noted its anticipated synergies with other facilities and “legacy” through archival means and said that, depending on WFIRST’s actual manifestation, there may be a lot of scope for making Euclid and WFIRST’s science complementary. He said that the incorporation of microlensing would be possible from a hardware point of view and is being discussed, but the current nominal survey baseline does not include it. Finally, he provided the current Euclid mission schedule, which foresees launch in 2018, contingent on its selection in the M(edium)-class mission decision expected mid-2011.
Fabio Favata, head of the ESA Science Planning and Community Coordination Office, was given the following questions prior to his talk:
• What is ESA’s reaction to the statement on Euclid in NWNH: “Collaboration on a combined mission with the United States playing a leading role should be considered so long as the committee’s recommended [NWNH] science program is preserved and overall cost savings result.”?
• Is there any flexibility in the plans for the science of the Euclid mission? Could it be restructured to include all three components of a WFIRST mission (specifically, for dark energy: weak lensing, BAO, and SNe; exoplanets via microlensing; and a guest investigator survey mode)?
• What approach is ESA taking to secure independent cost and schedule estimates for the Euclid mission?
• What is the current status of independent cost estimates for Euclid, and how confident is ESA that Euclid can stay within the €470 million cost ceiling?
• What is ESA’s schedule for delivery of Euclid science, and to what extent does that schedule depend on U.S. involvement?
Dr. Favata delivered a presentation via teleconference on ESA program planning with respect to Euclid. He outlined the ESA long-term science program planning process and described the “Cosmic Vision 2015-2025”2 process, which resulted in the identification of four Grand Themes.3 He went on to discuss the Cosmic Vision 2015-2025 budget consideration and allocation process and the mission types and management processes created within the science program. He also outlined the Cosmic Vision project selection process and the current status of the process. He mentioned that Euclid will have to undergo selection in the M-class selection process next year and that Euclid is competing with two strong competitors. He said that at this stage in the competition, no significant changes to Euclid’s configuration that would impact the project’s readiness for the selection process would be possible. He noted that after the competition the agency could consider it if it had international partnerships. He said there was no consideration being given to scaling Euclid back to an optical-only mission, given an expectation that a WFIRST mission would carry out the infrared complement. Should there be a partnership with the United States then ESA could consider a different scenario after the Euclid selection; however, this would need to go through the usual ESA advisory structure process. At the time of Dr. Favata’s presentation to the panel, NASA has not communicated any final decision on Euclid, and ESA is continuing with Euclid as is. He noted it would be very difficult to modify the mission significantly at this stage and keep with the launch date of 2018.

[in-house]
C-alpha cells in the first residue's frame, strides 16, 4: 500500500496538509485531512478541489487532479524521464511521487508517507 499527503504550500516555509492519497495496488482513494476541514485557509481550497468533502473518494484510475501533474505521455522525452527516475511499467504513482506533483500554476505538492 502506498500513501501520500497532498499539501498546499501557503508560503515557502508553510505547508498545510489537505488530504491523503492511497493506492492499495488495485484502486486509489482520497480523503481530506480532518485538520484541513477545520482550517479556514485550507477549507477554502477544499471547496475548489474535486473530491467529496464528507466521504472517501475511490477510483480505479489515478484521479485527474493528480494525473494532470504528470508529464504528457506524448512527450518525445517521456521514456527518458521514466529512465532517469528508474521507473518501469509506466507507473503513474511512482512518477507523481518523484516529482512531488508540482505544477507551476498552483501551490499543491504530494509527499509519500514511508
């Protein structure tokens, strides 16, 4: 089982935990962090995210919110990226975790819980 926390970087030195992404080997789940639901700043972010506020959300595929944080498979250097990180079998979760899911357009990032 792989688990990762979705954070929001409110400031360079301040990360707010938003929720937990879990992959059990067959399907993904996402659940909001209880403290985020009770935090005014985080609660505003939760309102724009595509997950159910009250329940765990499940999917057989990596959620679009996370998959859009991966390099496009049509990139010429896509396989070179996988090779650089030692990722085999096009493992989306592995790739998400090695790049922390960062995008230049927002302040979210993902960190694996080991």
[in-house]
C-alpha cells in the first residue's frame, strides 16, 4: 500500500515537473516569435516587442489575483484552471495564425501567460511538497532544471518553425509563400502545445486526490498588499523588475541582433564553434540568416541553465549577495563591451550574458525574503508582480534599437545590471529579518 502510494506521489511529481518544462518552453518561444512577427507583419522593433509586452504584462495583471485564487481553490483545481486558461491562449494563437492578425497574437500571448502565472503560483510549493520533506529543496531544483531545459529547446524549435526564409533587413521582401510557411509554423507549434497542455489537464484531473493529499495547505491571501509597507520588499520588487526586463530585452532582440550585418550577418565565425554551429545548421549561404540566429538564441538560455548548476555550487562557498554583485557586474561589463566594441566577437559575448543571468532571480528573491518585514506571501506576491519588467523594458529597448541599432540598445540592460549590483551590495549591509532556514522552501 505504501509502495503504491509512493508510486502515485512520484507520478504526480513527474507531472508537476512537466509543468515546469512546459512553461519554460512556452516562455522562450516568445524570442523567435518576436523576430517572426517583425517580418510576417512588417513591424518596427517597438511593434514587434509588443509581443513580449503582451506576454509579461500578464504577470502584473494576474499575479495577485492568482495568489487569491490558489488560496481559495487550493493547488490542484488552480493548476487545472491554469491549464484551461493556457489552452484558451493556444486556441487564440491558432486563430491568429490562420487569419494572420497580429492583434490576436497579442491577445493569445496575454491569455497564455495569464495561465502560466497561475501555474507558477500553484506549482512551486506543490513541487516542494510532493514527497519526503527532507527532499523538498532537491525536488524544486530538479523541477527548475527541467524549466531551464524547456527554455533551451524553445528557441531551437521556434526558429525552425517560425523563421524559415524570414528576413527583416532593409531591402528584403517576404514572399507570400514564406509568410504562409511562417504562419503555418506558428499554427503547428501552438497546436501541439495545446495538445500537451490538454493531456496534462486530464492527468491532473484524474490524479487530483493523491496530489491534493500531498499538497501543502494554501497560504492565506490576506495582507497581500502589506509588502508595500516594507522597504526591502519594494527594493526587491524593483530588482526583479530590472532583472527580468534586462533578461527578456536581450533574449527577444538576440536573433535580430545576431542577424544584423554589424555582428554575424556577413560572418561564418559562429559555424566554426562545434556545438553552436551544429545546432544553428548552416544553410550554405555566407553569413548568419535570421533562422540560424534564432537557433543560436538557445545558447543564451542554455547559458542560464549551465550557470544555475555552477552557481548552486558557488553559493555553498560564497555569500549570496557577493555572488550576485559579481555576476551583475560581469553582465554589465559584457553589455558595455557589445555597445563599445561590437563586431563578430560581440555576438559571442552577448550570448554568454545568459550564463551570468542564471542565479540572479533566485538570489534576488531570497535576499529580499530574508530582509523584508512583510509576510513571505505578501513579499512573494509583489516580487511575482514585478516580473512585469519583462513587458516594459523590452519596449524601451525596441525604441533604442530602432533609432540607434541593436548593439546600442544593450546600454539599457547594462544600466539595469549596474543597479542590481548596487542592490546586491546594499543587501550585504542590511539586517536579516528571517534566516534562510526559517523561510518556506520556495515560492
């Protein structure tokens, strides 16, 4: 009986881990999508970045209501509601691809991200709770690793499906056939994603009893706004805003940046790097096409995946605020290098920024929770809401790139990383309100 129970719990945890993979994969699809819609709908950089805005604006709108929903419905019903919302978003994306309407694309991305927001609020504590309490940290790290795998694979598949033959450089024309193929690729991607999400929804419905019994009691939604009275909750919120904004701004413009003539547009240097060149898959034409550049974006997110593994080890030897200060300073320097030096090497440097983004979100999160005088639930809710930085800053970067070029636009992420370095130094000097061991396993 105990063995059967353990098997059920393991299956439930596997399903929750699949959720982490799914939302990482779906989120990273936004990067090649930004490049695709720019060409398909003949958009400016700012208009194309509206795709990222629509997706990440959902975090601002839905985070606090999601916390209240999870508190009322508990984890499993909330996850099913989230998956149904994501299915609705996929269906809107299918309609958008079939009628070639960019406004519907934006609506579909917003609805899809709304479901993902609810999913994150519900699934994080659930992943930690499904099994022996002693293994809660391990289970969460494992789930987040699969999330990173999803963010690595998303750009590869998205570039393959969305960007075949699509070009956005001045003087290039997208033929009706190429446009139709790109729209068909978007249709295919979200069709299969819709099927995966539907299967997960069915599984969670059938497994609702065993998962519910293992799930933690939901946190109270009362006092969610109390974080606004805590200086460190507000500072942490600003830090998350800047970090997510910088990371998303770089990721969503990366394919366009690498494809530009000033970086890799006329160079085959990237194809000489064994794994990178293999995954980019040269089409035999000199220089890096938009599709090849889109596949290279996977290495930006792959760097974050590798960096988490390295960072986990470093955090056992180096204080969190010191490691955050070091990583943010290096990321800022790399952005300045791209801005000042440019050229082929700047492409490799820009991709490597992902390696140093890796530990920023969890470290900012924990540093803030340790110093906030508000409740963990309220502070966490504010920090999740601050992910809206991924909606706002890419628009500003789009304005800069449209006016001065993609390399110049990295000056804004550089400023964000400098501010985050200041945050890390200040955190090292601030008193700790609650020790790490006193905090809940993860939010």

Jon Morse, director of the NASA Astrophysics Division, and Fabio Favata, ESA, next took questions pertaining to ongoing NASA-ESA discussions regarding Euclid and a possible NASA minority partnership in the Euclid project and perhaps a reciprocal ESA involvement in the WFIRST program. They were given the following questions prior to their appearance:
• When is the deadline for NASA and ESA to firm their commitments to Euclid?
• How would a 1-year delay (or more) in a U.S. decision to join Euclid impact NASA’s and ESA’s decision on the mission and its scope?
3 See European Space Agency Publication BR-247.